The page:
Part 4 of 9: Why did not all British colonies rebel?

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To freely view the full lecture The British Empire and the Causes of the American Revolution with Andrew O’Shaughnessy, visit this link.

In the 1760s and 1770s, the British Empire introduced radical administrative policies in which Parliament asserted unprecedented claims to authority. This alarmed Americans because the boundaries to power were not established. It was unclear where British authority ended and local autonomy began. At the same time as this increase in imperial authority, colonial governments were developing their own definitions for regional rights.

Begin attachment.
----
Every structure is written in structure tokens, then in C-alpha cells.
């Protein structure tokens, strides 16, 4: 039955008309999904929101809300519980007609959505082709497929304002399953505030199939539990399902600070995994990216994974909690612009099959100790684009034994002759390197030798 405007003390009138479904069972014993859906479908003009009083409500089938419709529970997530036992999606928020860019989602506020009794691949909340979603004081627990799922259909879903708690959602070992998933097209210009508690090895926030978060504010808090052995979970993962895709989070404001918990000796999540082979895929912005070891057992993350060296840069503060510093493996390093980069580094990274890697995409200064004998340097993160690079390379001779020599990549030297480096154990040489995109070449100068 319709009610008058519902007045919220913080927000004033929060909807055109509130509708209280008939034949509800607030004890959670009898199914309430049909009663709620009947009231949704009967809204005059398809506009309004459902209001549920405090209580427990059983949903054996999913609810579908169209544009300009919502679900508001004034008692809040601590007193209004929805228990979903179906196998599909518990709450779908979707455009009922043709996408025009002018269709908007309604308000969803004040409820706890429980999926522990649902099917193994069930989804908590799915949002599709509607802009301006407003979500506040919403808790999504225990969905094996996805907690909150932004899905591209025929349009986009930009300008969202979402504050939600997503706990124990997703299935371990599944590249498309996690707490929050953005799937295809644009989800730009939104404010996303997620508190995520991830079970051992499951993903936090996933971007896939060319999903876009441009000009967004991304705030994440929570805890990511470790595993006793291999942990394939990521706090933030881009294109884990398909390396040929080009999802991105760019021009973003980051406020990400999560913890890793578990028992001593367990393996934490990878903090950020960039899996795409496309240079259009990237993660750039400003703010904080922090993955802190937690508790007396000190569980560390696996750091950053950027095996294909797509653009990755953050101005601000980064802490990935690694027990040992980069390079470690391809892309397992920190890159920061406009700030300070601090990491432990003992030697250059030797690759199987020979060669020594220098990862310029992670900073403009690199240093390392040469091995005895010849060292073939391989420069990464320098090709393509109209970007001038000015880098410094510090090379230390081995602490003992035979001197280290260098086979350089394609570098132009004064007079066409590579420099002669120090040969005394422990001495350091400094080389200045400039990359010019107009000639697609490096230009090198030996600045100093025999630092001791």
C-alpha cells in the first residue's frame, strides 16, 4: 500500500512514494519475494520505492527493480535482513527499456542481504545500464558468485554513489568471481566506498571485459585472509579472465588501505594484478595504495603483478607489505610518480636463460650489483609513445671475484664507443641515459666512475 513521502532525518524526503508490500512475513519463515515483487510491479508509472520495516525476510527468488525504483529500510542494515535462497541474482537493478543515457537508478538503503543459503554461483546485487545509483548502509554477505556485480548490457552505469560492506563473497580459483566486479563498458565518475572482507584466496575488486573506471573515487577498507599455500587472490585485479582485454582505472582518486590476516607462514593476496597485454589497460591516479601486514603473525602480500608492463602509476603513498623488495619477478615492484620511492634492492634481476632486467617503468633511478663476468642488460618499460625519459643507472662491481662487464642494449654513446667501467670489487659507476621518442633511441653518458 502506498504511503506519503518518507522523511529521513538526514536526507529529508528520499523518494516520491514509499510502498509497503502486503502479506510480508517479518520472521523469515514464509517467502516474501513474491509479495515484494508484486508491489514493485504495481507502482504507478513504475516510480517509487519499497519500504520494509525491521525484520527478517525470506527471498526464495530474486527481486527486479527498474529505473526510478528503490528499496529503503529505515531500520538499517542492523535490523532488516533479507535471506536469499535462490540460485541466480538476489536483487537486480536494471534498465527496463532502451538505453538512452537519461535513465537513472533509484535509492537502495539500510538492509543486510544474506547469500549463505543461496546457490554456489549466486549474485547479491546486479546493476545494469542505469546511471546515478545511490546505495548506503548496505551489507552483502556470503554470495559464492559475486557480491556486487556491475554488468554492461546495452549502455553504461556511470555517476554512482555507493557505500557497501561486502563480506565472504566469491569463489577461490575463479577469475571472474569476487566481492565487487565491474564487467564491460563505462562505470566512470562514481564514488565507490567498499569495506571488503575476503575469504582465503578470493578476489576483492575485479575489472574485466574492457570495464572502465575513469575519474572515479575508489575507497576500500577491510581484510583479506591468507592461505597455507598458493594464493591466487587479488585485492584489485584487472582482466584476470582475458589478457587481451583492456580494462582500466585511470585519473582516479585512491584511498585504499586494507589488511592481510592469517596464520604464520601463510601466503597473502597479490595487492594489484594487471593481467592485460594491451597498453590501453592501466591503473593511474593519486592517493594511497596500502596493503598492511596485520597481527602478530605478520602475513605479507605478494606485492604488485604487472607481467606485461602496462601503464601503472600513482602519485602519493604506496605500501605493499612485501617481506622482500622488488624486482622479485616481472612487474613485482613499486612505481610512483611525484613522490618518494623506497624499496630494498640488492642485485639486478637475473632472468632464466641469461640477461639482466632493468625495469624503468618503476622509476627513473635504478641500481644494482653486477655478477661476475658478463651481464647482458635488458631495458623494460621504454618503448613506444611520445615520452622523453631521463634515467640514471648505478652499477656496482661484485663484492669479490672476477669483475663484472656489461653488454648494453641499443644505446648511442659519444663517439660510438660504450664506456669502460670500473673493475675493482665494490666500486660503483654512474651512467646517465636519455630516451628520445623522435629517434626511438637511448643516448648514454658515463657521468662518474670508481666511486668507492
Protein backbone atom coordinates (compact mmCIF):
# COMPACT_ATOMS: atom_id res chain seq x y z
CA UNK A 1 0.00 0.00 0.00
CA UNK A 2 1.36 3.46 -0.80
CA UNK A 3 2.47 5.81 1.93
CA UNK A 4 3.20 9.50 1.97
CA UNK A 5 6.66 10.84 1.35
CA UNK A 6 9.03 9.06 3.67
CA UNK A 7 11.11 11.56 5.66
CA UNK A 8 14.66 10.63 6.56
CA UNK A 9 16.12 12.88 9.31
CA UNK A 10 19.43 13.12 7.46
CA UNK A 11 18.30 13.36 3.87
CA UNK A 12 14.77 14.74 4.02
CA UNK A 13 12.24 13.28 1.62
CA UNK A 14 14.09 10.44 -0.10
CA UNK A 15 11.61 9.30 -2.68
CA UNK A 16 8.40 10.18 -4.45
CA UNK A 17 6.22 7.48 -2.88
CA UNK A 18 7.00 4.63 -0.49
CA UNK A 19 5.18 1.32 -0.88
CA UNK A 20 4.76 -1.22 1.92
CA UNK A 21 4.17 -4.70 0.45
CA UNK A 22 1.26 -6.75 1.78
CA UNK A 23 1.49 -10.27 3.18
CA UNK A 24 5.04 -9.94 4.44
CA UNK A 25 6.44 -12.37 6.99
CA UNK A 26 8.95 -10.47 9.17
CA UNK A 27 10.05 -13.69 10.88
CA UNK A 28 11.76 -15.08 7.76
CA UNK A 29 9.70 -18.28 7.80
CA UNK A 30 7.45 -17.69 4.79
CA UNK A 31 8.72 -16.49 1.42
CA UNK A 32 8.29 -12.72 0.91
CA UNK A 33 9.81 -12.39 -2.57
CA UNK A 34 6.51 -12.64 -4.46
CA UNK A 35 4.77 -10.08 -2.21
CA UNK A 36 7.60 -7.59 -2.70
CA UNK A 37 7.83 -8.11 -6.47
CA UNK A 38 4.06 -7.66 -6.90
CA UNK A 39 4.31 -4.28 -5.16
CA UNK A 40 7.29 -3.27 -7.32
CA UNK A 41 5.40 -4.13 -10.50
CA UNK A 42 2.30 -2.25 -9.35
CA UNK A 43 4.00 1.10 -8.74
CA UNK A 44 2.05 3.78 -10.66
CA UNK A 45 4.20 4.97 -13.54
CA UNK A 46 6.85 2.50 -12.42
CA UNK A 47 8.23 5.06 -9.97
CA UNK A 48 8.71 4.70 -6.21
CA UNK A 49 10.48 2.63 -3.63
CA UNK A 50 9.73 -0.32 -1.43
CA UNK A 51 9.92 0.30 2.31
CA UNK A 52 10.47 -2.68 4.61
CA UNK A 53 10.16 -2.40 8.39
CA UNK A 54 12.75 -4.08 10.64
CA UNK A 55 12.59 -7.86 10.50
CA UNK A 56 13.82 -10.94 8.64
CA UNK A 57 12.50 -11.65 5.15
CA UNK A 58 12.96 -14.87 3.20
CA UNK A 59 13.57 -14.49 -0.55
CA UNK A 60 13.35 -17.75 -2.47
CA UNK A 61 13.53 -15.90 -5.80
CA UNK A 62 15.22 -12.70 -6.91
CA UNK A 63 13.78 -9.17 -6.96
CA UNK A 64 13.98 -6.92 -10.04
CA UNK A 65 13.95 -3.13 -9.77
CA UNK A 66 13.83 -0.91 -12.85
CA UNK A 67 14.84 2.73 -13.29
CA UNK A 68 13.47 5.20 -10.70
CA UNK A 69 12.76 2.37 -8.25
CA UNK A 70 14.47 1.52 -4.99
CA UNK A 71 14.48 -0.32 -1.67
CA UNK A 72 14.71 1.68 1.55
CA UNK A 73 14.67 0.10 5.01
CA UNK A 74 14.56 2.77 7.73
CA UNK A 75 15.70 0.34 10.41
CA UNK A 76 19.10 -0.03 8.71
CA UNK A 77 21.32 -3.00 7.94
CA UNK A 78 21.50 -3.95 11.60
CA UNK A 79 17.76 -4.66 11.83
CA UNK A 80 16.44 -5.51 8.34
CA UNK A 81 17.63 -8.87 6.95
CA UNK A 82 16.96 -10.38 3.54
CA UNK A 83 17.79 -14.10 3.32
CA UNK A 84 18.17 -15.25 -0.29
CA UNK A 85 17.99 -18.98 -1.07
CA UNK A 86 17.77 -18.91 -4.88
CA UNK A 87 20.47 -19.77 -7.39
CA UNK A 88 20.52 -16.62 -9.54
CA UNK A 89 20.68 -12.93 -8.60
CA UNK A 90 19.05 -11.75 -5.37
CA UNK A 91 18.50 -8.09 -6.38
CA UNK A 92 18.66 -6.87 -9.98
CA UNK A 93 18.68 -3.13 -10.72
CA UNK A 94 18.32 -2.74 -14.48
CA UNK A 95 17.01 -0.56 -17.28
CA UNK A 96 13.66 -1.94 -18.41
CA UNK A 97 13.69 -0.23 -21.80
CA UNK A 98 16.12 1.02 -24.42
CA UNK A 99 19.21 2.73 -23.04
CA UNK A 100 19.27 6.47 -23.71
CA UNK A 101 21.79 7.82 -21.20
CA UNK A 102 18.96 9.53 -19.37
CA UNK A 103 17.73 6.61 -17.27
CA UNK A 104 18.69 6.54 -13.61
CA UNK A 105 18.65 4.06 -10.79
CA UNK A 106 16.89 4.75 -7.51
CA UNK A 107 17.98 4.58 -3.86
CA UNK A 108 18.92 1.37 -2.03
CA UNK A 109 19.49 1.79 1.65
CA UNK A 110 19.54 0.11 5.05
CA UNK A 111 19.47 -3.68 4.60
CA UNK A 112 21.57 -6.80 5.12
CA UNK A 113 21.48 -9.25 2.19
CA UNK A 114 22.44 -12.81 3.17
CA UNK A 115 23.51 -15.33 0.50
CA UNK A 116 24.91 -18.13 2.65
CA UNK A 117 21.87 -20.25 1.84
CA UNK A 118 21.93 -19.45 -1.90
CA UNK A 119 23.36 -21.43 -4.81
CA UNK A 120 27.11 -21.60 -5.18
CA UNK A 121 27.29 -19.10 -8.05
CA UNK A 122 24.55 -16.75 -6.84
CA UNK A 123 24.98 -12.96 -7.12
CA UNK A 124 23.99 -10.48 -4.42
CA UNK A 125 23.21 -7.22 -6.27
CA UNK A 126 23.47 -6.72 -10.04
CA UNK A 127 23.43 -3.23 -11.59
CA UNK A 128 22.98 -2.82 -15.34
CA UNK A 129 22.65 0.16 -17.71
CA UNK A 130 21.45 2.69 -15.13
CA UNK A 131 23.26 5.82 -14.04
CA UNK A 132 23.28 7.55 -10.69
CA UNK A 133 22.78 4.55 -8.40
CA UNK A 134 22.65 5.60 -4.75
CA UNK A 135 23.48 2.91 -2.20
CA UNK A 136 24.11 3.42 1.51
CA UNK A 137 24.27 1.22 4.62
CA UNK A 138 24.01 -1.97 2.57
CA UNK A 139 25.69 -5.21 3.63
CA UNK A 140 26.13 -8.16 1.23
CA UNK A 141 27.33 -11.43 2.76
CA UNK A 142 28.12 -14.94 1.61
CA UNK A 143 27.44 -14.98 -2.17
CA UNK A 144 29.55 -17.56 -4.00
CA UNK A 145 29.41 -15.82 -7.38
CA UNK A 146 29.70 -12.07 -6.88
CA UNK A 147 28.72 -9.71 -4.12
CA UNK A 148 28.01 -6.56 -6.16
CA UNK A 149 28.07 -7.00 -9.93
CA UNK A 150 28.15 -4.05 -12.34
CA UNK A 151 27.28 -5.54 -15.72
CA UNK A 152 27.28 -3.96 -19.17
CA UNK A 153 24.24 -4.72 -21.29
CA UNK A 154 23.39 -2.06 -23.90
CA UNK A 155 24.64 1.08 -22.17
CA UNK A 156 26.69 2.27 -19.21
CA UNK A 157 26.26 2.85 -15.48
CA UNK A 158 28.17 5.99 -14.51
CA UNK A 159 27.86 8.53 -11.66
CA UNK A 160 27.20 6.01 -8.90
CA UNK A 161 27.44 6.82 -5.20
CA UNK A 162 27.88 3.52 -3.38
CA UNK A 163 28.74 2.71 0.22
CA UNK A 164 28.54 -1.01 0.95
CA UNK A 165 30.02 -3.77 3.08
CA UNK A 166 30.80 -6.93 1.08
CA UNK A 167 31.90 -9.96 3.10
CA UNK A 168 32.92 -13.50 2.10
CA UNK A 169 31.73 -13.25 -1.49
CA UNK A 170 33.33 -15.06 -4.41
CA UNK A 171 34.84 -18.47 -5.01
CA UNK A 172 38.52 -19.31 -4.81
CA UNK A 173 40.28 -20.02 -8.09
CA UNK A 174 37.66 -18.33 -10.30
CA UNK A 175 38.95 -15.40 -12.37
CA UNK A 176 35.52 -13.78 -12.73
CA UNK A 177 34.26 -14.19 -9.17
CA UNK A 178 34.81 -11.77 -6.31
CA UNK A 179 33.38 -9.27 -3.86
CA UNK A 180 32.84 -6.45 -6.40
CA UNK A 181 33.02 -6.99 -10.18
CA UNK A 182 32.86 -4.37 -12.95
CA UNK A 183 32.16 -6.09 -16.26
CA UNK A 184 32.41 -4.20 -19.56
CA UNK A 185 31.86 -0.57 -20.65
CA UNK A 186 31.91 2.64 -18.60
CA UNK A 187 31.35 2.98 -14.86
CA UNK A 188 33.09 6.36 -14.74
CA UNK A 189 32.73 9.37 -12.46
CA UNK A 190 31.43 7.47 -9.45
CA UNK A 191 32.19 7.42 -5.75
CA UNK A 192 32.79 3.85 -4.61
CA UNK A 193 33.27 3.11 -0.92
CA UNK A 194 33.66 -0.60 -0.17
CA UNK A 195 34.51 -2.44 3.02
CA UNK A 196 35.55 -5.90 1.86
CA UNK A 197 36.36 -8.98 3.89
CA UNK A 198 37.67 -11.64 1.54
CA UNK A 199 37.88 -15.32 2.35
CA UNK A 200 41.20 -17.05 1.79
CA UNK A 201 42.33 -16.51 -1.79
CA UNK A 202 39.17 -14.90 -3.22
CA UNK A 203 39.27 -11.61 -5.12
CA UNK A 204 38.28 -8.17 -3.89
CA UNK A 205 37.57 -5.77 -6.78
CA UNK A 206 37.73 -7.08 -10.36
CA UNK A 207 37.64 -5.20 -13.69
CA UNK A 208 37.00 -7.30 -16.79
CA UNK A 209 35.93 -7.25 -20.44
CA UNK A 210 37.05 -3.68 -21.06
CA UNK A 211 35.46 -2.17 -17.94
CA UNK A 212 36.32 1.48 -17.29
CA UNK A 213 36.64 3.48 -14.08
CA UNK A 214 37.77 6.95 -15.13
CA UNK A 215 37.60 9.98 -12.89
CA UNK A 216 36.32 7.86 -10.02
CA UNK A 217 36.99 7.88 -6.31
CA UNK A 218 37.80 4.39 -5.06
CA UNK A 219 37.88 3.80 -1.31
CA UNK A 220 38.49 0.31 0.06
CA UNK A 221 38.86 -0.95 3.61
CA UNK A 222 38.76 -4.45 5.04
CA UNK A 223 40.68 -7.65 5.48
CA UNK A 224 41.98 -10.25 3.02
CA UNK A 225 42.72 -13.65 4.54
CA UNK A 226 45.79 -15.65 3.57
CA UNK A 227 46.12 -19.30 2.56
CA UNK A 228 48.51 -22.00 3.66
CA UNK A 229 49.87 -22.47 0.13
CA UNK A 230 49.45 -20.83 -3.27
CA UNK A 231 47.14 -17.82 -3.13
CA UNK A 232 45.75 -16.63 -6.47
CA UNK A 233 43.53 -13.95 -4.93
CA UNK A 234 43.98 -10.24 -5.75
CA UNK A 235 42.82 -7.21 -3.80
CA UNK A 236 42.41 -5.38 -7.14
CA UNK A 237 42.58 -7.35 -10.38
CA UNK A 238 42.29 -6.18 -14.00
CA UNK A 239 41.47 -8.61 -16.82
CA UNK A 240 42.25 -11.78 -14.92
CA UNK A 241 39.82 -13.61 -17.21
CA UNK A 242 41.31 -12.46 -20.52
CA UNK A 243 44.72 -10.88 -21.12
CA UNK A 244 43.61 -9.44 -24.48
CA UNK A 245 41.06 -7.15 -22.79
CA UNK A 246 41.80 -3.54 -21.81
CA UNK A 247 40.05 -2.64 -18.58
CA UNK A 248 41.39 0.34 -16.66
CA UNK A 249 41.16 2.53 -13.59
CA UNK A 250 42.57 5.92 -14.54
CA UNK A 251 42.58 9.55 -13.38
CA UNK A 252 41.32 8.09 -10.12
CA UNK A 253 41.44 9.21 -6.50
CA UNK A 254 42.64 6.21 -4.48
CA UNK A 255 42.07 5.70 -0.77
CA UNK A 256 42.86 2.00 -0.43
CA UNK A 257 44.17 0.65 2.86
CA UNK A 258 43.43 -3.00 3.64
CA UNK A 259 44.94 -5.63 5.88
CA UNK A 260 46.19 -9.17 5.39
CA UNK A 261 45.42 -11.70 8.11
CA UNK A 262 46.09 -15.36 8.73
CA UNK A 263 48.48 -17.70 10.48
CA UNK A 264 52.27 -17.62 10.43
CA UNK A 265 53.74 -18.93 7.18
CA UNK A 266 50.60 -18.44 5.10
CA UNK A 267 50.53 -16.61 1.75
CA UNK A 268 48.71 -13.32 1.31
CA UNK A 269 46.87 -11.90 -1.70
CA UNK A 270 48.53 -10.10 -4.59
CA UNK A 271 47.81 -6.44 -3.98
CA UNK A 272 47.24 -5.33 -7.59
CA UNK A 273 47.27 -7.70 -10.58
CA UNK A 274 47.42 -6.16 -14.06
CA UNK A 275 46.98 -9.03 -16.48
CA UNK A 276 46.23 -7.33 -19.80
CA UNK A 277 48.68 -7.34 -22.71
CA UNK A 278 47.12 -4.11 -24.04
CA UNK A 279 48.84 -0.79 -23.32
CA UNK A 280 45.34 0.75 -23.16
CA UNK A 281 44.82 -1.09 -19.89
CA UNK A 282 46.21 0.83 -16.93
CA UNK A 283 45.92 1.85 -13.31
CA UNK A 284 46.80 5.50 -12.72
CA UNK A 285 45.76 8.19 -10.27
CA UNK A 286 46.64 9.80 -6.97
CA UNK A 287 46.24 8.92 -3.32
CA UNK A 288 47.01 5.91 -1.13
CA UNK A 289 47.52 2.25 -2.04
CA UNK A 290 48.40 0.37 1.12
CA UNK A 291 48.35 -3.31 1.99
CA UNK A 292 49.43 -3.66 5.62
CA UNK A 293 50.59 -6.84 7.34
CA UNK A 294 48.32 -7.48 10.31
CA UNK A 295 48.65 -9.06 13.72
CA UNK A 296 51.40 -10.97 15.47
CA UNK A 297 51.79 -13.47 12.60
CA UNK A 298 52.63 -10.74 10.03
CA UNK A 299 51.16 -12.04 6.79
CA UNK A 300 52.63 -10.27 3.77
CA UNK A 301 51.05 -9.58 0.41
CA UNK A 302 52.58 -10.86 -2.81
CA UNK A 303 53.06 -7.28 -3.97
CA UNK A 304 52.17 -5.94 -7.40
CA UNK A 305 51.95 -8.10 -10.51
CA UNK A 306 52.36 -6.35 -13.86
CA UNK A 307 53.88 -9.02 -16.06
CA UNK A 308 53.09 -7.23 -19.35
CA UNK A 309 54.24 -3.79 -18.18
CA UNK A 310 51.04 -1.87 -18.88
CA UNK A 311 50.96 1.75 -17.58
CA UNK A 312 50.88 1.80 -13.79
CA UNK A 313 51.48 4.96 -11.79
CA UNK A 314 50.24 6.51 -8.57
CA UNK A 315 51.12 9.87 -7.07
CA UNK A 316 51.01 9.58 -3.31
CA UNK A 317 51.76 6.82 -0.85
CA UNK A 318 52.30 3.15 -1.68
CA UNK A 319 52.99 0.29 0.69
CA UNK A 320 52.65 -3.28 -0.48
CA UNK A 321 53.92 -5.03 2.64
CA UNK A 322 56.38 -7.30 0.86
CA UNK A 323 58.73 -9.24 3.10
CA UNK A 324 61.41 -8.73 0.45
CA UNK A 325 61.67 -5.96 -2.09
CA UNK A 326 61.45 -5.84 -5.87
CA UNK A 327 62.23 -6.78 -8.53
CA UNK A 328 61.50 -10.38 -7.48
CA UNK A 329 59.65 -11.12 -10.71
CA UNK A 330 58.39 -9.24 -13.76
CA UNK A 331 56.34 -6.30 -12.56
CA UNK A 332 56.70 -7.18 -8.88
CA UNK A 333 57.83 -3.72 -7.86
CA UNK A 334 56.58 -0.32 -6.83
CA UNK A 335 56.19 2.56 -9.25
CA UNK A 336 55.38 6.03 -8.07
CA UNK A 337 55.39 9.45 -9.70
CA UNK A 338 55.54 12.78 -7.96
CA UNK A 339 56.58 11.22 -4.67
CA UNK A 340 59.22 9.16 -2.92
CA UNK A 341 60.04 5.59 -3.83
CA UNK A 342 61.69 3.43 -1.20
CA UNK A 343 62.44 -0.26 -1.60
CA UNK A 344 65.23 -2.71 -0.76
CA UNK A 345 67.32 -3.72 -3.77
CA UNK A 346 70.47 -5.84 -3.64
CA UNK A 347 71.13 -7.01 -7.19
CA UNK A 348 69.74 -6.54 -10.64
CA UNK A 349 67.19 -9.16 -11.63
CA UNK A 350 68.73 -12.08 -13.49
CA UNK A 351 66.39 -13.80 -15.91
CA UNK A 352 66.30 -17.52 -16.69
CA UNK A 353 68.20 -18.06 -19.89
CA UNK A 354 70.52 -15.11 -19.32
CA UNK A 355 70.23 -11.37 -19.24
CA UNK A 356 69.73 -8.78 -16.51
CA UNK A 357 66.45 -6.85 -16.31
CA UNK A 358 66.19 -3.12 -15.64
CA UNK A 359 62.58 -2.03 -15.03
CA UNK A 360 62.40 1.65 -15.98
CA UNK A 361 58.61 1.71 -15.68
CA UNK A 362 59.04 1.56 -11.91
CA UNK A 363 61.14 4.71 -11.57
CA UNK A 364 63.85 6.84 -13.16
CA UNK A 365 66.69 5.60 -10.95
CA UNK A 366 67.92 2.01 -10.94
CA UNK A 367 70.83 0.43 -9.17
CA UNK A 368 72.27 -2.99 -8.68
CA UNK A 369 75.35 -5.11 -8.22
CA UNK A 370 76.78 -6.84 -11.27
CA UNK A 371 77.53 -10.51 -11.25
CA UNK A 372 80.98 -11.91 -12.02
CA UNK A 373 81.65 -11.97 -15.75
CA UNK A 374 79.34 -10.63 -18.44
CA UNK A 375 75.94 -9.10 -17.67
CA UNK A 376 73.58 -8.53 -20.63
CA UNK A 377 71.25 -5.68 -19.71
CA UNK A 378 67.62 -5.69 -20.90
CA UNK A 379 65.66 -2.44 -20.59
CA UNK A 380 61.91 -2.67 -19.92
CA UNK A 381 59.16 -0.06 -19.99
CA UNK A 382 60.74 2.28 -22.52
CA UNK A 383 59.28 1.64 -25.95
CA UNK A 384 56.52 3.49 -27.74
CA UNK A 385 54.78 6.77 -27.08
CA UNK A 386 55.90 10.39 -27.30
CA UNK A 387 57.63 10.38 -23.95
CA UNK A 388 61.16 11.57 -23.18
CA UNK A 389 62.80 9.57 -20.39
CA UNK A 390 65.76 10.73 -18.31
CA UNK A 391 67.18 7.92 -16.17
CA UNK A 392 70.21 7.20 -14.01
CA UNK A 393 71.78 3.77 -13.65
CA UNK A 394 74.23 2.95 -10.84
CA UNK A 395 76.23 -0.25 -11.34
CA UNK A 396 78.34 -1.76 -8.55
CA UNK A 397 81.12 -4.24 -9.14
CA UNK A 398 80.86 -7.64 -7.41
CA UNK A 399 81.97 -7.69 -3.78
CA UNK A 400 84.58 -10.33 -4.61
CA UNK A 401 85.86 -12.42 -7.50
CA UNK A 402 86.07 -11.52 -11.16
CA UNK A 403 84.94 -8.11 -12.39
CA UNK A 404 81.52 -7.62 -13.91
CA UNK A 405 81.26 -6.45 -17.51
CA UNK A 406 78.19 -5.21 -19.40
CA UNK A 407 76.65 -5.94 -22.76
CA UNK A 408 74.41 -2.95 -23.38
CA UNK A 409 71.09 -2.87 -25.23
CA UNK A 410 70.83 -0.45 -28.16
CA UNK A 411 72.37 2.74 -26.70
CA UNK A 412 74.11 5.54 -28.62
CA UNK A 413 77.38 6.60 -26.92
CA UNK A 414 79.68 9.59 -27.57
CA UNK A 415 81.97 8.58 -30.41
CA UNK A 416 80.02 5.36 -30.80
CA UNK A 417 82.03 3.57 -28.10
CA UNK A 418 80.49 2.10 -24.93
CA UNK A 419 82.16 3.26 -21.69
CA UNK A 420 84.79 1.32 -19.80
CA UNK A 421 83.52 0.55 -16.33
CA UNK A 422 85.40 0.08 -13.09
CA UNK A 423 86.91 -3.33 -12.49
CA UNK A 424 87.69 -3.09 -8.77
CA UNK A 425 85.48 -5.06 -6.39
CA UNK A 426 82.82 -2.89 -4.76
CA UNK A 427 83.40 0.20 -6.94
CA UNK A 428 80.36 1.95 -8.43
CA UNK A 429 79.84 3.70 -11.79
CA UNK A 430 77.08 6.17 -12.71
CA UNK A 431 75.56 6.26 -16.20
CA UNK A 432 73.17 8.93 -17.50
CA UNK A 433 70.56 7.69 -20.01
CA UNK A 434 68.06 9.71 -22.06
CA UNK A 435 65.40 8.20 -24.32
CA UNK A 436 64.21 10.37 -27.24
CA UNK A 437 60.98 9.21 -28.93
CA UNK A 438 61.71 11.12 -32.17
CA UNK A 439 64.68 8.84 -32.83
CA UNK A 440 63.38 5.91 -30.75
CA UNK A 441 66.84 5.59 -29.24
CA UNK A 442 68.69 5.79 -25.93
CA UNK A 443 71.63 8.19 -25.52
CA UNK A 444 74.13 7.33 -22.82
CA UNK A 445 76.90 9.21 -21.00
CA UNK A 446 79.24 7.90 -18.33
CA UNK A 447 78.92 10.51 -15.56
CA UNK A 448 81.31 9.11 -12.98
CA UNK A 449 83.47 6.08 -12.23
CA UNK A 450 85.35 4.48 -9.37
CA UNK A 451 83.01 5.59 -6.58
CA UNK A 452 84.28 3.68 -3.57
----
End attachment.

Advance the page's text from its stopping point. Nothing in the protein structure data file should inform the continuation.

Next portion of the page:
Britain pursued similar colonial policies throughout the empire. Ireland, India, Canada and the British West Indies did not rebel in the 1760s and 1770s when the American mainland colonies did. Why? Professor O’Shaughnessy answers this question as he lays the context and identifies the causes of the American Revolution.

Andrew O’Shaughnessy is Vice President of Monticello, the Saunders Director of the Robert H. Smith International Center for Jefferson Studies at the Thomas Jefferson Foundation and Professor of History at the University of Virginia.

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